President of the European Parliament
"SPEAK UP conference organised by the European Commission" Brussels, 6 May 2011
- SPEAK UP! Conference on Freedom of Expression And Media in the Western Balkans and Turkey
International Press Institute (IPI) Contribution: Measures to Improve Press Freedom in Turkey
Digging Deeper: A Guide for Investigative Journalists in the Balkans
At least 6000 websites censored from Turkey
Since the Law No. 5651 entitled Regulation of Publications on the Internet and Suppression of Crimes Committed by means of Such Publication came into force in November 2007, access to a considerable number of foreign websites including popular websites such as YouTube, Geocities, DailyMotion, WordPress, Google Groups, and Google Sites have been blocked from Turkey under the provisions of this law by court orders and administrative blocking orders issued by the Telecommunications Communication Presidency (TIB). [Blog entry by Dr. Yaman Akdeniz]
Currently, under the provisions of Law No. 5651 access to over 3000 websites is blocked from Turkey. In terms of official statistics, it was revealed by TIB that as of 11 May, 2009, 2601 websites are blocked in Turkey under the provisions of Law No. 5651. While 475 (18%) of the 2601 websites are blocked by court orders, the majority, with 2126 websites (82%), are blocked via administrative blocking orders issued by TIB. In terms of the 475 court orders so far, 121 websites are currently blocked because they were deemed obscene (Article 226 of the Turkish Penal Code), 54 websites are blocked because they involved sexual exploitation and abuse of children (Article 103(1) of the Turkish Penal Code), 19 websites are blocked because of provision of gambling (Article 228 of the Turkish Penal Code), 20 are blocked because they involved betting, and 54 websites were ordered to be blocked in relation to crimes committed against Atatürk (Law No. 5816, dated 25/7/1951). 32 of these 54 blocking orders were recurring orders involving approximately 17 websites (majority involved YouTube) issued by different courts around the country. Furthermore, 5 websites were blocked in relation to prostitution (Article 227, Turkish Criminal Code), and one website was ordered to be blocked in relation to the facilitation of the use of drugs (Article 190 of the Turkish Penal Code).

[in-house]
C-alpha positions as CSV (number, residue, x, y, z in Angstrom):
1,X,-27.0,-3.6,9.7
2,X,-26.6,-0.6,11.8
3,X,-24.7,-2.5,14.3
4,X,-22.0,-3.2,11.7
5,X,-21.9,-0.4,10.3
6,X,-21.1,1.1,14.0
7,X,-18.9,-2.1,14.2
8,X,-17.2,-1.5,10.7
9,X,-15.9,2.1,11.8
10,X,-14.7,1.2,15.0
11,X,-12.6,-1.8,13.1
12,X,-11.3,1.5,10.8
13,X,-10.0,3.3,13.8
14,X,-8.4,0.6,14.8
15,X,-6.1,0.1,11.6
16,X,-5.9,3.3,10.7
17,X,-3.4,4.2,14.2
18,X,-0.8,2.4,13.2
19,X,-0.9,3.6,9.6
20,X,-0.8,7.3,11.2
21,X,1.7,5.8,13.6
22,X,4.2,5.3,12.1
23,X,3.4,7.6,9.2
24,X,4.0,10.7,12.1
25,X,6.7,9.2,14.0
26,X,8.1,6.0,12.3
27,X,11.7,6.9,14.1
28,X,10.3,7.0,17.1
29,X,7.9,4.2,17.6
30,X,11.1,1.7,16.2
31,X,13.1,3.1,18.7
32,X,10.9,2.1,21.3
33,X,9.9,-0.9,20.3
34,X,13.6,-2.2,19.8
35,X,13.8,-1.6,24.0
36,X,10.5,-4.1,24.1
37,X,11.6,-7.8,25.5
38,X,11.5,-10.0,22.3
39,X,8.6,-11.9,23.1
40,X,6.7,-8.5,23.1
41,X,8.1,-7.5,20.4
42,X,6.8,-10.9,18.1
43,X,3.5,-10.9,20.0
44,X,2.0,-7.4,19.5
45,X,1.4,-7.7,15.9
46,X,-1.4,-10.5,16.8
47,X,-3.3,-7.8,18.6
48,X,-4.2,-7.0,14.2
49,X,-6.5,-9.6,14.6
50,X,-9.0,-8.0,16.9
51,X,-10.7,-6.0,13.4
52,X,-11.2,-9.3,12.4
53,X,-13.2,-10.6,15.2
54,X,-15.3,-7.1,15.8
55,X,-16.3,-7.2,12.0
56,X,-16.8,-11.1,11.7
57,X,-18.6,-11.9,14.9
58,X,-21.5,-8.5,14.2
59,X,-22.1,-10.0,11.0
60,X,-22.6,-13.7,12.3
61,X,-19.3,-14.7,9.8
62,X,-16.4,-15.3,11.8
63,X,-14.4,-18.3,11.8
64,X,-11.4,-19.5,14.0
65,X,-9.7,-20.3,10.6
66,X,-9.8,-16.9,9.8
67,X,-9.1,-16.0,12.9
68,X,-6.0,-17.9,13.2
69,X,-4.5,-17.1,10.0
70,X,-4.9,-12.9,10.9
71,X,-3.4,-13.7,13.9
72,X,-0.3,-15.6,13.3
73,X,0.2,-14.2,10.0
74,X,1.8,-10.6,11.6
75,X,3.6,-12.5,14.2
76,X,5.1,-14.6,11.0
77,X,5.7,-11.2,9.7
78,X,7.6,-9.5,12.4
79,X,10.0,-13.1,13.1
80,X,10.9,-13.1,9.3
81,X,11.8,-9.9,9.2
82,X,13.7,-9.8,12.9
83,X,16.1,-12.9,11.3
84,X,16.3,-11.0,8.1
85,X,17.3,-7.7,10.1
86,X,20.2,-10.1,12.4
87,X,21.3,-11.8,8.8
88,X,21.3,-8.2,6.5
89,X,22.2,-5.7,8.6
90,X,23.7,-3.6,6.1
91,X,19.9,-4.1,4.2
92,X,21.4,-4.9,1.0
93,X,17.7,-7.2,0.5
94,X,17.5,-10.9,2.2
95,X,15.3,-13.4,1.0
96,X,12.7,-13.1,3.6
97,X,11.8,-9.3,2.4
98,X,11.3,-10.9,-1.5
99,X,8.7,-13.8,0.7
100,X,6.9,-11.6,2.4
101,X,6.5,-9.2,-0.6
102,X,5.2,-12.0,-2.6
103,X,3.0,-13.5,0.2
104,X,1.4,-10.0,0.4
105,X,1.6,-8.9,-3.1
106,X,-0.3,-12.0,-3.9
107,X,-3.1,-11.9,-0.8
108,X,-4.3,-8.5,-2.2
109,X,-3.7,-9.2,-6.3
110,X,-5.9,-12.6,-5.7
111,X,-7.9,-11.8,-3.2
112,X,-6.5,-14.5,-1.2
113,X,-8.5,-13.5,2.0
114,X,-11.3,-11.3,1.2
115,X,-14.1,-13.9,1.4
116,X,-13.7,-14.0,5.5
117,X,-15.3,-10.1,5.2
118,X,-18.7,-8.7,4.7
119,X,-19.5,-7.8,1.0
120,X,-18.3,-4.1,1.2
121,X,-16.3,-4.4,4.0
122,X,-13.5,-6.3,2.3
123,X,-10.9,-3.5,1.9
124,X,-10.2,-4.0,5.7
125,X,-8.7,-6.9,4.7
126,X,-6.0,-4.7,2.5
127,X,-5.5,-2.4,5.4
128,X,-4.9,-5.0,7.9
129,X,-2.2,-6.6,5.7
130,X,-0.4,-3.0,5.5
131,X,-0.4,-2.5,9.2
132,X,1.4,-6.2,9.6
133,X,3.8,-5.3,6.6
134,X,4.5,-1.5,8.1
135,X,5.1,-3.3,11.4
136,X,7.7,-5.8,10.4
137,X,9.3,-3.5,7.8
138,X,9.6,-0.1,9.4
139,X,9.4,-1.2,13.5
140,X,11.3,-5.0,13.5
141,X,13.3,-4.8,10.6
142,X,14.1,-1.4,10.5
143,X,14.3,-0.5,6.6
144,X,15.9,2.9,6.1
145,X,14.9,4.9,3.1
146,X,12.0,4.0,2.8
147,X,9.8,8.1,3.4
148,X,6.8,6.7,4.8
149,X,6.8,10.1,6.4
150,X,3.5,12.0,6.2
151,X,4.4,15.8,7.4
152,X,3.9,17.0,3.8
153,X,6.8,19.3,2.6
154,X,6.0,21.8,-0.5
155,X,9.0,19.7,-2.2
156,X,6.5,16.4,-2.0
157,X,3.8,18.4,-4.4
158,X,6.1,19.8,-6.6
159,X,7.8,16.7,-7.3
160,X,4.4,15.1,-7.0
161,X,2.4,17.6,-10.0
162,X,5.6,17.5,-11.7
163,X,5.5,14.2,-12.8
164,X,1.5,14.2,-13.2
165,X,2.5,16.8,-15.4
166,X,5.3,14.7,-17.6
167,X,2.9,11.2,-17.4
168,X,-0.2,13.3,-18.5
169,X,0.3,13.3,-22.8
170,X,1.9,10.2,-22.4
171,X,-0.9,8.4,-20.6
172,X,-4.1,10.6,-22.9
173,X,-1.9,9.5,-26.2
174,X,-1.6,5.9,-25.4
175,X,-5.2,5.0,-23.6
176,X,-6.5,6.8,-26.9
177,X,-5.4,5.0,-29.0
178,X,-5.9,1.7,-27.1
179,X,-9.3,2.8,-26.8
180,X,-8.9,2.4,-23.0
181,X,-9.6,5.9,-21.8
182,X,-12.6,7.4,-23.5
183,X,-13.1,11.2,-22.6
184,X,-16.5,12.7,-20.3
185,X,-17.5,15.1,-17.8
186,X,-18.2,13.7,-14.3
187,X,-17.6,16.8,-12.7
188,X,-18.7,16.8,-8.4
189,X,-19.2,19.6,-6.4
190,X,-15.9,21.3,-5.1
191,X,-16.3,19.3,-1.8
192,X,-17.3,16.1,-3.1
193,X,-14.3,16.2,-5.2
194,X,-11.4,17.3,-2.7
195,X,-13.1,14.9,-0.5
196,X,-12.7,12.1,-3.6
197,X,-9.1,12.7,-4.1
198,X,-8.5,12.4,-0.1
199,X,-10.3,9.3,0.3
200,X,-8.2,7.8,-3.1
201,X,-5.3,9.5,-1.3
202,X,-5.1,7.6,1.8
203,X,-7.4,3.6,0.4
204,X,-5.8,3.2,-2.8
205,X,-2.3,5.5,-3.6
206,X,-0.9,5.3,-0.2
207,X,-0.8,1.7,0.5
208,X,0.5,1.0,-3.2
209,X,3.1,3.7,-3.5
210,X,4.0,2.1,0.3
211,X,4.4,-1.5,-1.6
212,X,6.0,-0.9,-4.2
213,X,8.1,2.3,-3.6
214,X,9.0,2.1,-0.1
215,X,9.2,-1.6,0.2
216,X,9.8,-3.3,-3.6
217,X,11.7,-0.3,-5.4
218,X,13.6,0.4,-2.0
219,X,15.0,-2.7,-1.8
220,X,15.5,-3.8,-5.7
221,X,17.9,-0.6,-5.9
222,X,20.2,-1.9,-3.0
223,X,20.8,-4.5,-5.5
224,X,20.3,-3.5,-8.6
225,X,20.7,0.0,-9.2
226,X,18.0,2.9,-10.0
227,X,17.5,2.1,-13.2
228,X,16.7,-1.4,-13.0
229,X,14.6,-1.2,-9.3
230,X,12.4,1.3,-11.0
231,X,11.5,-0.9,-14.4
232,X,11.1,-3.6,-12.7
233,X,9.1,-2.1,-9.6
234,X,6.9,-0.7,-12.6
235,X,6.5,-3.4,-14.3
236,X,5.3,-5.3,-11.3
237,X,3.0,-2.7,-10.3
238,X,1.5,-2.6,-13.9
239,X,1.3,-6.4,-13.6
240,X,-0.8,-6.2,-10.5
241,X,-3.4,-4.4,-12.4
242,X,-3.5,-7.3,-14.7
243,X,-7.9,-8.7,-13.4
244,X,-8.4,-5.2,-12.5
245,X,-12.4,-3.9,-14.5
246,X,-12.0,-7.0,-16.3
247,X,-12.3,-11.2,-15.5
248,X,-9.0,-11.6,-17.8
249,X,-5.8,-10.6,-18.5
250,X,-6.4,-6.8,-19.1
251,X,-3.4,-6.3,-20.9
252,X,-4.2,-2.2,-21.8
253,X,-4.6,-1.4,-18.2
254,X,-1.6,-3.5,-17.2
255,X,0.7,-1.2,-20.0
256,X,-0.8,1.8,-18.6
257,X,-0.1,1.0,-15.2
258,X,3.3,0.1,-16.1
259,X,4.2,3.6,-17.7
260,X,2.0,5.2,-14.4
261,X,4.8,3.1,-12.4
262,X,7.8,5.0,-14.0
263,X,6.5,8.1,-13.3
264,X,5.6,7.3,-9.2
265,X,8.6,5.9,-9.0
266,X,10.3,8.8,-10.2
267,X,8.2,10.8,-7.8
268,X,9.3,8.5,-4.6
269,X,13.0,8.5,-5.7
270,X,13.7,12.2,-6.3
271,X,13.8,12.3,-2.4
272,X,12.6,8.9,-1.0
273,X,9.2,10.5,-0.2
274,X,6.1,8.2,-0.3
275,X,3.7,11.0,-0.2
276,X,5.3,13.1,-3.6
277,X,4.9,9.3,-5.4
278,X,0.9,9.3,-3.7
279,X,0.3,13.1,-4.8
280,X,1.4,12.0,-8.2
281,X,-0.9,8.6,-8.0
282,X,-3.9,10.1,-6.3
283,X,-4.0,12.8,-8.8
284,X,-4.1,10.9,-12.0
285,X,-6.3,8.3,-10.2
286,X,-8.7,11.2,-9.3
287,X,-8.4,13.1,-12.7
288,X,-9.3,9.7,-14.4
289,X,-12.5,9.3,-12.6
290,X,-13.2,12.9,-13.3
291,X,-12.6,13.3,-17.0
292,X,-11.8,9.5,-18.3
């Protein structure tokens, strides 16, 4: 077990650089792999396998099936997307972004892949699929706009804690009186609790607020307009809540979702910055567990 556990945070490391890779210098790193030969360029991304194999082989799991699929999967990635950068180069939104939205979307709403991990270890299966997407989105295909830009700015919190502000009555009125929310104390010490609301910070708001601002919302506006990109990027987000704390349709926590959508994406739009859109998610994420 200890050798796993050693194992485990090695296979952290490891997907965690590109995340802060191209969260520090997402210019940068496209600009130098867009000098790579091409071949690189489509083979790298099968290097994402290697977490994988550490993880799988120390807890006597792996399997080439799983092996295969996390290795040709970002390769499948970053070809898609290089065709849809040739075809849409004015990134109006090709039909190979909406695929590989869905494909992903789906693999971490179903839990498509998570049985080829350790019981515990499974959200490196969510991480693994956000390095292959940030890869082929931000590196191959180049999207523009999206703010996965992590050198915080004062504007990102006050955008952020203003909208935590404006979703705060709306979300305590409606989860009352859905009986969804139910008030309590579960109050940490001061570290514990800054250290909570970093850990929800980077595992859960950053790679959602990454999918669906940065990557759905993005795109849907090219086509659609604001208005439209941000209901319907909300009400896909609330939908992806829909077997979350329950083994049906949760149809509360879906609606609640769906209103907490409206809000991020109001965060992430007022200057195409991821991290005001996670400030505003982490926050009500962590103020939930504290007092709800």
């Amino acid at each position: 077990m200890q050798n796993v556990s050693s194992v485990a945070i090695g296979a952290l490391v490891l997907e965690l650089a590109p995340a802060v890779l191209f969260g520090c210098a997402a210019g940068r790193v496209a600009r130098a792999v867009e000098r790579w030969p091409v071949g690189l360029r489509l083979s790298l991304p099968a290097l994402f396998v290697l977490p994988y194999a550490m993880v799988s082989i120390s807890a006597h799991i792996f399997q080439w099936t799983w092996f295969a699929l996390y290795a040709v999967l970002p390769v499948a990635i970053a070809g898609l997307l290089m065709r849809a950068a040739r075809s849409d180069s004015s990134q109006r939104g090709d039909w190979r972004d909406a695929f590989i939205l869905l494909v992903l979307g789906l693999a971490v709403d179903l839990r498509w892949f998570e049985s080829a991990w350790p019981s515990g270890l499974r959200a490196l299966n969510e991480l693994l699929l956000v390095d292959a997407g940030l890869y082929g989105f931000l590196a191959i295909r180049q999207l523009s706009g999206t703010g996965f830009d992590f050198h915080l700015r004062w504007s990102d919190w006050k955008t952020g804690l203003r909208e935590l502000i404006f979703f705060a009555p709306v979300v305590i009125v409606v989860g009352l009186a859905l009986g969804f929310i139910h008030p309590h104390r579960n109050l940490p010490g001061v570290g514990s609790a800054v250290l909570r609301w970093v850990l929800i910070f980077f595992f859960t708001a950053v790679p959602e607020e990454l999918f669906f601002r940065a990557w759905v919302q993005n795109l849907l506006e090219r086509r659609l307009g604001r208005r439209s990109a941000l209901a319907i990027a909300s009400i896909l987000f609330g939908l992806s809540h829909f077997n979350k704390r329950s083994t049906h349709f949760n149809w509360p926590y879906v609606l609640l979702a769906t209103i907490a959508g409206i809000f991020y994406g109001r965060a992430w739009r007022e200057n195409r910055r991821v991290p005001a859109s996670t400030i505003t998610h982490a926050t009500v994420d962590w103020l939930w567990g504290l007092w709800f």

More interestingly, 197 websites were blocked by courts for reasons outside the scope of Law No. 5651 but the detailed breakdown for these orders was not provided by TIB. It is however understood that TIB executed the blocking orders even though they do not involve the catalogue crimes listed in Article 8. The number of websites blocked outside the scope of Article 8 by the courts was 69 in May 2008 but reached nearly 200 by end of May 2009.
In terms of the 2126 administrative blocking orders issued by TIB, the majority, with 1053 blocking orders involved sexual exploitation and abuse of children (Article 103(1) of the Turkish Penal Code), 846 involved obscenity (Article 226 of the Turkish Penal Code), 117 involved football and other sports betting websites (Law No. 5728, article 256), 74 involved gambling sites (Article 228 of the Turkish Penal Code), 20 involved prostitution websites (Article 227 of the Turkish Penal Code), 11 involved websites facilitating the use of drugs (Article 190 of the Turkish Penal Code), 2 involved crimes committed against Atatürk (Law No. 5816, dated 25/7/1951), and one involved encouragement and incitement of suicide (Article 84 of the Turkish Penal Code).
It should be noted that TIB recently decided NOT to publish and reveal the detailed the official blocking statistics with regards to Law No. 5651, and since May 2009 I have not had access to such statistics. TIB’s decision is a step backwards and in the absence of information, openness, and transparency it will be even more difficult to monitor the current regulatory regime in Turkey.
Furthermore, blocking orders can also be issued by courts and by public prosecutors with regards to intellectual property infringements subject to the supplemental article 4 of the Law No. 5846 on Intellectual & Artistic Works as was witnessed with the blocking of Myspace, Last.fm, and akilli.tv during last few days. Such orders are predominantly issued with regards to websites related to piracy (e.g. The Pirate Bay), and IP infringements (e.g. Justin.TV), and media reports suggest that at least 3,000 websites are blocked under law No. 5846 from Turkey, and majority are blocked indefinitely. The Pirate Bay and MegaUpload are among those websites which are constantly blocked. During 2008, Google owned Blogspot, and Blogger were subjected to blocking under these provisions for a limited period of time because of football streaming piracy.
Therefore, currently, it is alleged that access to at least 6,000 websites is blocked from Turkey, and it could be speculated that the number is even higher than that. Engelliweb. com (http://engelliweb.com/) currently details 4196 blocked websites.
More: How Free Is The Media - Internet Governance - Advocacy Handbook